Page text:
I built Simplified Soyuz to fly, but I don’t think I will launch it. Thinking back to what happened to Simplified Vostok, I don’t want to risk the same sort of damage to this rocket, at least not any time soon. Maybe later!

Rocket test stands on Leuhman Ridge

Rocket-testing relics in the Mojave Desert

Edwards Air Force Base, where the Air Force and NACA or NASA have tested experimental aircraft since before the Cold War, occupies a vast dry lakebed in the Mojave Desert in Southern California. Although the base lies just south of California State Highway 58, most of it isn’t visible from the road, because sight-lines are blocked by low hills and a railway embankment between the highway and the lakebed. One exception to this is Leuhman Ridge, which rises above the desert floor southwest of the junction of CA-58 and US Highway 395. Several large metal and concrete structures stand on the crest of the ridge, plainly visible from the highway miles away. These are rocket test stands, used in the Cold War and Space Race to test out new rocket engines and test articles of complete rocket stages.

Rocket test stands on Leuhman Ridge

View of the Rocket Engine Test Site on Leuhman Ridge, Edwards Air Force Base.

The Air Force started out testing missile components on Leuhman Ridge in the 1950s. Missiles tested there included the Thor IRBM, the Atlas and Titan ICBMs, and the Bomarc cruise missile. Some of the test stands had large gantries that could hold complete missile stages like the Atlas. One of the stands, Test Stand 1-1, still has its gantry in place.

Test stands used for Air Force missiles on the western end of the ridge. Test Stand 1-A is on the left of the picture.

Test stands used for Air Force missiles on the western end of Leuhman Ridge. Test Stand 1-1 is on the left of the picture, with a large gantry that could hold a complete Atlas missile in a vertical position for tests. The stand on the right is 1-2.

Atlas missile exploding during test in stand 1-A

Photo of an Atlas missile exploding in Test Stand 1-A, March 27, 1959. The stand was never repaired for Atlas use but was instead modified for F-1 engine testing. (Source: HAER)

Subsequently, NASA and Rocketdyne tested the F-1 engine for the first stage of the Saturn V moon rocket on Leuhman Ridge. F-1 tests started on stands originally used for the Atlas missiles, then moved to purpose-built stands that were much larger than the earlier missile stands. Rocketdyne test-fired a prototype F-1 for the first time on February 10, 1961, before Alan Shepard’s first flight and before President Kennedy had committed America to the moon race.

F-1 prototype firing in Test Stand 1-A

F-1 prototype test-firing in stand 1-A. This test engine is firing without its nozzle skirt, or rear part of the nozzle. (Source: HAER)

The biggest of the F-1 stands was Test Stand 1-C, which could hold a pair of engines side-by-side. As tall as an 11-storey building, it had foundations deep into the granite bedrock of the ridge in order to withstand the power of the engines.

Test Stand 1-C during a test-firing of an F-1 engine in 1962. (Source: NASA)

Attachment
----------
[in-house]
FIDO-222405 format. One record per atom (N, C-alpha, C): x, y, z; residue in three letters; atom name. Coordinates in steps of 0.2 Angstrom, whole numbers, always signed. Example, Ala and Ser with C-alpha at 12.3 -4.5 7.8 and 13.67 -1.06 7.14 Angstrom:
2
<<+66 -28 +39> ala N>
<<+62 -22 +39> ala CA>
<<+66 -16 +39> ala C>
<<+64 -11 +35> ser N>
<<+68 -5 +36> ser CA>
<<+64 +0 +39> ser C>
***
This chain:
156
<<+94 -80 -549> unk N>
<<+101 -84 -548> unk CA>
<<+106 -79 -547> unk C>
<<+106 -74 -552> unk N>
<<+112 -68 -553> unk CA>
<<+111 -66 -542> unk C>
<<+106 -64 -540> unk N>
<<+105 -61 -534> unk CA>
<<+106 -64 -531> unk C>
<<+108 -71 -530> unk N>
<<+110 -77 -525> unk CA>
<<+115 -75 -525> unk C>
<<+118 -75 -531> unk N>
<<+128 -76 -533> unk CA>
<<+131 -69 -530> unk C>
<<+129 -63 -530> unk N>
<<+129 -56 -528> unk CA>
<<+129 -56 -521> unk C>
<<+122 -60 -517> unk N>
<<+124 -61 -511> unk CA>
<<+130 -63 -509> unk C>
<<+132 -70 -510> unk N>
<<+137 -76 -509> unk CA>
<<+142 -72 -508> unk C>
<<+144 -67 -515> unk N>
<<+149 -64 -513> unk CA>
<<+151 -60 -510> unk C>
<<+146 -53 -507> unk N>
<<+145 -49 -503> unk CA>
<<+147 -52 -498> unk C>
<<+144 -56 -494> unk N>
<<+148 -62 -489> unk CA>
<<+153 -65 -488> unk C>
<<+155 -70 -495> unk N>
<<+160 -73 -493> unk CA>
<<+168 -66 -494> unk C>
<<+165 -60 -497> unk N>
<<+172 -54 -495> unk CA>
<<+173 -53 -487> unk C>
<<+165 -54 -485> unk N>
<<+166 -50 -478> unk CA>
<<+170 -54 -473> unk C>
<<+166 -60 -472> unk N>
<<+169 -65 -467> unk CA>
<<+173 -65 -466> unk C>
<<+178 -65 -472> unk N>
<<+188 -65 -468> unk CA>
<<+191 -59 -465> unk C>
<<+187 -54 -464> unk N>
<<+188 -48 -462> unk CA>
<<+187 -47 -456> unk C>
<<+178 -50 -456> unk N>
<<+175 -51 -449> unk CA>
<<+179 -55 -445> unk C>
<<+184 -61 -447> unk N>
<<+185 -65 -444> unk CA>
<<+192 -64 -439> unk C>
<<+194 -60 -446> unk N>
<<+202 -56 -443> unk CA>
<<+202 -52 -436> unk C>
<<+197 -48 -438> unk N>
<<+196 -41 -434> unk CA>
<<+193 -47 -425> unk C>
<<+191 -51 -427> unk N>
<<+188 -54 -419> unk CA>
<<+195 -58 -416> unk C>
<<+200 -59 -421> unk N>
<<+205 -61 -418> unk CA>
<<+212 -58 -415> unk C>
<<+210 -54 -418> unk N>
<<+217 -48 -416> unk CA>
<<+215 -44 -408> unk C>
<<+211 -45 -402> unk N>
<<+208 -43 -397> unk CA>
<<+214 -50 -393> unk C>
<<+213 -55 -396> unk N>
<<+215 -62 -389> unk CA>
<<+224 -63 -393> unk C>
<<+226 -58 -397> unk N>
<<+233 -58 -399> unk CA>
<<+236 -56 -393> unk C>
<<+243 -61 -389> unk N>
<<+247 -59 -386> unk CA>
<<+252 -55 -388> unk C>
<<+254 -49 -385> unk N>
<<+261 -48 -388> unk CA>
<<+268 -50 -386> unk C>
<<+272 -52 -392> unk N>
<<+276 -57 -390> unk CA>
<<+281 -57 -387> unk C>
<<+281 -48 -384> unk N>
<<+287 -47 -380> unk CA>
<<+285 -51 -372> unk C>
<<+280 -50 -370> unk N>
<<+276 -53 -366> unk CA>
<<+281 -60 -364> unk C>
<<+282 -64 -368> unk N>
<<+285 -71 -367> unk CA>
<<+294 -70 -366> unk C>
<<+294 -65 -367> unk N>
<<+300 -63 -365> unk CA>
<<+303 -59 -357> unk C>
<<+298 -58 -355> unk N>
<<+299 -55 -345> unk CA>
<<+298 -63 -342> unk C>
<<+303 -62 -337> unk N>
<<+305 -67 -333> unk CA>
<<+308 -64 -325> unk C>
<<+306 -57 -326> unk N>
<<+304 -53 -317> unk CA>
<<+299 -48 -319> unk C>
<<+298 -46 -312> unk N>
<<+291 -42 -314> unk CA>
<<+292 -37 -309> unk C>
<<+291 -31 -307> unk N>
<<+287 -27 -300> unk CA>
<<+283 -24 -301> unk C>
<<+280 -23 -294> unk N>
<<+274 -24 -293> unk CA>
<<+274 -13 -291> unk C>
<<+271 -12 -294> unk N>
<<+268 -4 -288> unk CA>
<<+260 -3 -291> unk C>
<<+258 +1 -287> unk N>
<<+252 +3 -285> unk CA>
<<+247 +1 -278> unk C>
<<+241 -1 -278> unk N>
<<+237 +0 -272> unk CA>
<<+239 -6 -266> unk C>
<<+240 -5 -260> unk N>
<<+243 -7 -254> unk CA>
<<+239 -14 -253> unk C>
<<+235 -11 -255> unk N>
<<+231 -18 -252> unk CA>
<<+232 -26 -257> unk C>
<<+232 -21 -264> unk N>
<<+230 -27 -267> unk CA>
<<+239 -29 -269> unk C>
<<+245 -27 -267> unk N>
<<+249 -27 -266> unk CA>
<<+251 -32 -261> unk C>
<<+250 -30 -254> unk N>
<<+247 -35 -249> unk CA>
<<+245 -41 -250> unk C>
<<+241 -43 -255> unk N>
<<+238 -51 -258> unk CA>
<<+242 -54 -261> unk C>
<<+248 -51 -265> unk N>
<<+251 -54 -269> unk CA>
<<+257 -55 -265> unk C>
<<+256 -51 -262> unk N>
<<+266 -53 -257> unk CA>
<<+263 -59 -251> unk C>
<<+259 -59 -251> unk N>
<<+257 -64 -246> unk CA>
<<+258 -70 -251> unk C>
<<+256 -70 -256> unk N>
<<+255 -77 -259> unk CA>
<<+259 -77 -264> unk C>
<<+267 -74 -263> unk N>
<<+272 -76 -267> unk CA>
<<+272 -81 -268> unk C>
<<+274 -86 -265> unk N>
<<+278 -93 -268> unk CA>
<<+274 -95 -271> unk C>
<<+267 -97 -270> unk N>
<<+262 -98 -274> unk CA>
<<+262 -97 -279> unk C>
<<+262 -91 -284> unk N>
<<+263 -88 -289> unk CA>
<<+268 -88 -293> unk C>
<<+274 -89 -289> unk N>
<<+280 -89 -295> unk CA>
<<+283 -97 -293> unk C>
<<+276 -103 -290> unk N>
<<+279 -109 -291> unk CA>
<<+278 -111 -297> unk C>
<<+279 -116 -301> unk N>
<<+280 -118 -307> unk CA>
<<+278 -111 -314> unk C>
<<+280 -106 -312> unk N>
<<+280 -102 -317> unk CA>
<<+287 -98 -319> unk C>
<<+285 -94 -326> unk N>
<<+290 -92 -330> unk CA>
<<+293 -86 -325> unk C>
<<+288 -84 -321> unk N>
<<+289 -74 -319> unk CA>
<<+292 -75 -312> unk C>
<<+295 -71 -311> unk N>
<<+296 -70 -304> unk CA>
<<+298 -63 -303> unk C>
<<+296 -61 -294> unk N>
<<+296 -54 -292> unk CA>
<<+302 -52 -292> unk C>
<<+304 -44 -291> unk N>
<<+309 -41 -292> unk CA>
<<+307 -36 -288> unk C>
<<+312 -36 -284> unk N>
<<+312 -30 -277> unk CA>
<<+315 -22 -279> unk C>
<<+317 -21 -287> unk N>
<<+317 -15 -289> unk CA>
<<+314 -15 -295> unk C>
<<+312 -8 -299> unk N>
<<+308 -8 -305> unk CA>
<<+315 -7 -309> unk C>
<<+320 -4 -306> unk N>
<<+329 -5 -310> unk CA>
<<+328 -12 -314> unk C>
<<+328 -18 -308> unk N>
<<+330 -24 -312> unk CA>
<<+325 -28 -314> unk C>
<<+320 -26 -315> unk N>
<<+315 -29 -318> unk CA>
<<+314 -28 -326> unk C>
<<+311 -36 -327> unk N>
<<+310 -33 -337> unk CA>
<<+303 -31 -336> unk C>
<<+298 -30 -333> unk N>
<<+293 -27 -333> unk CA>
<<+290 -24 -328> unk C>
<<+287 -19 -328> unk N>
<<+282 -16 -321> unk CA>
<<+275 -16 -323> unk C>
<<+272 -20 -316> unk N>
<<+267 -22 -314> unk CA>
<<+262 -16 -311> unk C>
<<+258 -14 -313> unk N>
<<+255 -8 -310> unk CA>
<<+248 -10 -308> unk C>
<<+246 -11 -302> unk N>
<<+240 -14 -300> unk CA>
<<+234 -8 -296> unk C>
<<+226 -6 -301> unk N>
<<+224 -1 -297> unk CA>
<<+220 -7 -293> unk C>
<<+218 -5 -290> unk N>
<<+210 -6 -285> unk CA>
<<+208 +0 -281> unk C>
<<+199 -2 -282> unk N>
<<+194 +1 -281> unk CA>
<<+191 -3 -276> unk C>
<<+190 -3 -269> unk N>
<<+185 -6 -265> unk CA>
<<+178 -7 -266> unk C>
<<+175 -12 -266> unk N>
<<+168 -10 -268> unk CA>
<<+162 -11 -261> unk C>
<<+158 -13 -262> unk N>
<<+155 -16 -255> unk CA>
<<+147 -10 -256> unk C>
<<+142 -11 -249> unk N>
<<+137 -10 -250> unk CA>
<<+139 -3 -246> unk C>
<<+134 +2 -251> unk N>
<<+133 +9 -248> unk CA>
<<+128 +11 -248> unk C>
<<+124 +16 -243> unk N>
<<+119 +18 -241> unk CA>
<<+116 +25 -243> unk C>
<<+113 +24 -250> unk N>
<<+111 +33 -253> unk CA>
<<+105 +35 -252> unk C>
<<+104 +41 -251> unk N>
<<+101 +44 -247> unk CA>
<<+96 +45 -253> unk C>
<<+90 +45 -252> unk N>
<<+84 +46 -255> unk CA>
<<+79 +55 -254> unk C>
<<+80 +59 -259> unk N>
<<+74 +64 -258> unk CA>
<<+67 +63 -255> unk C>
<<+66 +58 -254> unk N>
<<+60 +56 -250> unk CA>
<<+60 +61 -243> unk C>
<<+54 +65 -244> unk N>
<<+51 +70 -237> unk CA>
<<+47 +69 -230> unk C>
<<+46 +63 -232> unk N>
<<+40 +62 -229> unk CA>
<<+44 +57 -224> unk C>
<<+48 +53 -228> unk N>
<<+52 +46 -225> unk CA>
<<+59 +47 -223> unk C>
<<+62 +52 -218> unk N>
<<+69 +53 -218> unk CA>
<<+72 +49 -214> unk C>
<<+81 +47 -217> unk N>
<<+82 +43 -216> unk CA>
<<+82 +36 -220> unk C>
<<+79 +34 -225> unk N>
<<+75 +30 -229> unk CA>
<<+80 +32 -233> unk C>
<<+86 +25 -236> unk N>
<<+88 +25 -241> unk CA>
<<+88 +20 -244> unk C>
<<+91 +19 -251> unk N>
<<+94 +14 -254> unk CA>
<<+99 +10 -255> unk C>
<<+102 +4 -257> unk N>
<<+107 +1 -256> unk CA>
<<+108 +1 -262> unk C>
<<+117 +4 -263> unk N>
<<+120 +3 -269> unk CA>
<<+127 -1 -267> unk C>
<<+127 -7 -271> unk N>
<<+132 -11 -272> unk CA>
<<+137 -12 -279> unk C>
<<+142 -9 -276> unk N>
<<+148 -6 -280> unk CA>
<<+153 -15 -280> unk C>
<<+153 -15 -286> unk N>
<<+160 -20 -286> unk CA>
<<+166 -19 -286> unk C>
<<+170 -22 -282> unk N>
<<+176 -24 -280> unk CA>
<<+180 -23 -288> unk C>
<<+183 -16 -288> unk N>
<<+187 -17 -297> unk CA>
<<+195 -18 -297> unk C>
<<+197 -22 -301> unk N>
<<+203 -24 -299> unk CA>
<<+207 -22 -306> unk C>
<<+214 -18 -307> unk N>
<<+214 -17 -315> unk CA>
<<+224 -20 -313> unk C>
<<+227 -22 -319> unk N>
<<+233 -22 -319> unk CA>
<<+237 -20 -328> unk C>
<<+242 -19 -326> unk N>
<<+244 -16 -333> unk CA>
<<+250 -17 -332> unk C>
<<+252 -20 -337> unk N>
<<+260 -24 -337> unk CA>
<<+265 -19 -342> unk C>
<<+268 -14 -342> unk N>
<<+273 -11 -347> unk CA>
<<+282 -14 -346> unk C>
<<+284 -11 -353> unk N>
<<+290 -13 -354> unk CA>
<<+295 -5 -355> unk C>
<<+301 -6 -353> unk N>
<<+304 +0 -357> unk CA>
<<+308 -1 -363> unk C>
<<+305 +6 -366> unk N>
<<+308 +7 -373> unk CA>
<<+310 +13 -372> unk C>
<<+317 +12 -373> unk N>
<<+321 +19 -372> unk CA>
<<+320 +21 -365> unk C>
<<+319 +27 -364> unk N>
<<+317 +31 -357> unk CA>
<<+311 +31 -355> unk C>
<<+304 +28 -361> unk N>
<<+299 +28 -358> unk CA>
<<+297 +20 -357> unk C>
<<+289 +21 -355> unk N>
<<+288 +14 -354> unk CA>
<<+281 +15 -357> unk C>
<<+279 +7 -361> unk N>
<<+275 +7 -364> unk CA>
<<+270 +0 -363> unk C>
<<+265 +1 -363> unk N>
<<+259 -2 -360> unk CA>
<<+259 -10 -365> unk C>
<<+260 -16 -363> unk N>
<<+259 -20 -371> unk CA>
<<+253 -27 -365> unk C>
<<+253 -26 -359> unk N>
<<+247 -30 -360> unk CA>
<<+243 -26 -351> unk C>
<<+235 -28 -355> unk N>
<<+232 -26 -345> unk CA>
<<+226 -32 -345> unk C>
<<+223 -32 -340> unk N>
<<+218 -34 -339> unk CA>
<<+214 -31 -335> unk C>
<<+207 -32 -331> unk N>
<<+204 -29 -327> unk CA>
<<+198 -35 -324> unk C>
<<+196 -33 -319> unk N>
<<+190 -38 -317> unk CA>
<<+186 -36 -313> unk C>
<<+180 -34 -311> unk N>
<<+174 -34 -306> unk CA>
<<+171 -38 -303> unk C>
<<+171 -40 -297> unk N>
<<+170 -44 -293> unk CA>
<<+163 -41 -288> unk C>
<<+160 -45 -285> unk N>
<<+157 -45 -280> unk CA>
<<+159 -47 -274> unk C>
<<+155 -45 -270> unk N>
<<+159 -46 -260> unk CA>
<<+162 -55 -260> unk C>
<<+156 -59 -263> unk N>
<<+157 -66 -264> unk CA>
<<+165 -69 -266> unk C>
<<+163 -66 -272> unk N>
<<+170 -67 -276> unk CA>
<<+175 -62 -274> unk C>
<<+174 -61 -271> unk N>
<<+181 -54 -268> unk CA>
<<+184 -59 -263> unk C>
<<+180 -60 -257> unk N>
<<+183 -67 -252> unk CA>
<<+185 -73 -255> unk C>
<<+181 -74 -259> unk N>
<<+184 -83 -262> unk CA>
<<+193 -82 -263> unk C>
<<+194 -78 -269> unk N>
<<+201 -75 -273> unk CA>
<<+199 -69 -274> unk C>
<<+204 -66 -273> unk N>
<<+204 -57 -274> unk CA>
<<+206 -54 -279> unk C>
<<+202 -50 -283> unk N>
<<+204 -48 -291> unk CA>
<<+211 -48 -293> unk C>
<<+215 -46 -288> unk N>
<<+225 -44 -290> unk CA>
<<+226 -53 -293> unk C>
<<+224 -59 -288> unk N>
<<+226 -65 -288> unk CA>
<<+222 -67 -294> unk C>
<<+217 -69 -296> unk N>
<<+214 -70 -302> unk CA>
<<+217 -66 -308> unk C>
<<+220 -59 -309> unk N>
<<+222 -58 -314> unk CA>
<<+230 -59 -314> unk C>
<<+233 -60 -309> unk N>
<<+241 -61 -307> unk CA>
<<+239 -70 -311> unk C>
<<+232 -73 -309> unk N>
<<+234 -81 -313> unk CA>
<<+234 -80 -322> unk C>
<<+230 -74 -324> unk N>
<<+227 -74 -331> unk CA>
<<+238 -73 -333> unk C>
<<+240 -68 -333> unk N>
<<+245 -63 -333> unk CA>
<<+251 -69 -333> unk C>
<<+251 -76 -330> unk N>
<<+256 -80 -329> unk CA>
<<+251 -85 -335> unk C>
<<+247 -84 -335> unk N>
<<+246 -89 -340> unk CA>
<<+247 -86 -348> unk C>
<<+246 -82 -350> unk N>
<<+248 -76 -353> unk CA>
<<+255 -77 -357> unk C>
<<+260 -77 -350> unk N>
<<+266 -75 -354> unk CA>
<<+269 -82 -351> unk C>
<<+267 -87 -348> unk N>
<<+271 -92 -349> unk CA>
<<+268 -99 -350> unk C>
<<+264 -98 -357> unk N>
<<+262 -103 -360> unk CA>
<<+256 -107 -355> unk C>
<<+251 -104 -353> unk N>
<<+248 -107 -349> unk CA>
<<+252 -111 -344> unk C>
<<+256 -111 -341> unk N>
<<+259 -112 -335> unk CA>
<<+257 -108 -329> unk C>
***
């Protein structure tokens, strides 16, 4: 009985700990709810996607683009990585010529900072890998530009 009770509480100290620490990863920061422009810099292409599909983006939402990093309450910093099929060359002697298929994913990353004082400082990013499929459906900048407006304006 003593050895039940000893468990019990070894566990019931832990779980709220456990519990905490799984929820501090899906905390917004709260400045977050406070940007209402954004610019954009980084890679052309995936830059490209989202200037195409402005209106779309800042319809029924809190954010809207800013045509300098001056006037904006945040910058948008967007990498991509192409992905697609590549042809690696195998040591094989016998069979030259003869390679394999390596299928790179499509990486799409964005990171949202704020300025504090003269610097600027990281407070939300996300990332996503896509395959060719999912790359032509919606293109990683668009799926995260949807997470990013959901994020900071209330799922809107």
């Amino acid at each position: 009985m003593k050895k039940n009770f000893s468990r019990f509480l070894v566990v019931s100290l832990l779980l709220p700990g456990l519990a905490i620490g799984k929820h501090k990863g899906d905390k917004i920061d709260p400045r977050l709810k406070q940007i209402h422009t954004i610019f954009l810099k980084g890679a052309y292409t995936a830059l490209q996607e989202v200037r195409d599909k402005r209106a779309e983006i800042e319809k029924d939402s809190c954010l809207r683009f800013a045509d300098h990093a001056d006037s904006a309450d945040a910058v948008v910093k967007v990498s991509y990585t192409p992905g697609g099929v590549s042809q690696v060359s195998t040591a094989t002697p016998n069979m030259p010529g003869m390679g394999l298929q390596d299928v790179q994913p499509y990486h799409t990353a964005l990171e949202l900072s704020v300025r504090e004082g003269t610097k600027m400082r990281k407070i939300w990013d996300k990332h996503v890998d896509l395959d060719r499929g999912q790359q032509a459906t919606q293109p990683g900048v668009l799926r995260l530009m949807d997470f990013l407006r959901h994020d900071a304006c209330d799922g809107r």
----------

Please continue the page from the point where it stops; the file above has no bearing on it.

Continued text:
Test Stand 1-C during a test-firing of an F-1 engine in 1962. (Source: NASA)

Test Stand 1-C is the most prominent of the stands on Leuhman Ridge, because it now has a huge white building on top of it with an American flag painted down the side. Two similar test stands nearby, 1-D and 1-E, were also built for F-1 engine testing.

Apollo-era test stands on Leuhman Ridge: 1-D (L) and 1-C (R). Test Stand 1-C has been modified from its original configuration with the addition of a white tower on top, but 1-D looks about as it did in the 1960s. Test Stand 1-B is out of view to the right.

Apollo-era test stands on Leuhman Ridge: 1-D (L) and 1-C (R). Test Stand 1-C has been modified from its original configuration with the addition of a white tower on top, but 1-D looks about as it did in the 1960s. The large tanks directly behind and to the right of 1-C held water that was pumped over the flame deflector during tests. Test Stand 1-E is out of view on the other side of the ridge behind 1-D.

Since the Apollo-Saturn Program, some of the test stands have been modified for use on other programs. Even with the modifications, the stands are still visible relics of the Cold War and the race to the Moon.

Rocket test stands on Leuhman Ridge with annotations

Panoramic view of the rocket test stands on Leuhman Ridge, with annotations.

Sources and links

Space Shuttle studies and model rockets

In 1969, the model rocket company Estes Industries introduced a kit called Orbital Transport. The rocket consisted of two parts, a larger carrier rocket and a small glider. When launched vertically from a standard model rocket launch pad, the carrier rocket would take the glider up to altitude, and then the glider would detach and glide back to the ground while the carrier rocket descended under a parachute.

My Estes Orbital Transport, which I built mostly in 2000 and flew just once in 2003. It is a “clone” of Orbital Transport, built not from a kit but from plans using stock parts. The markings are hand-painted rather than using decals, which I didn’t have.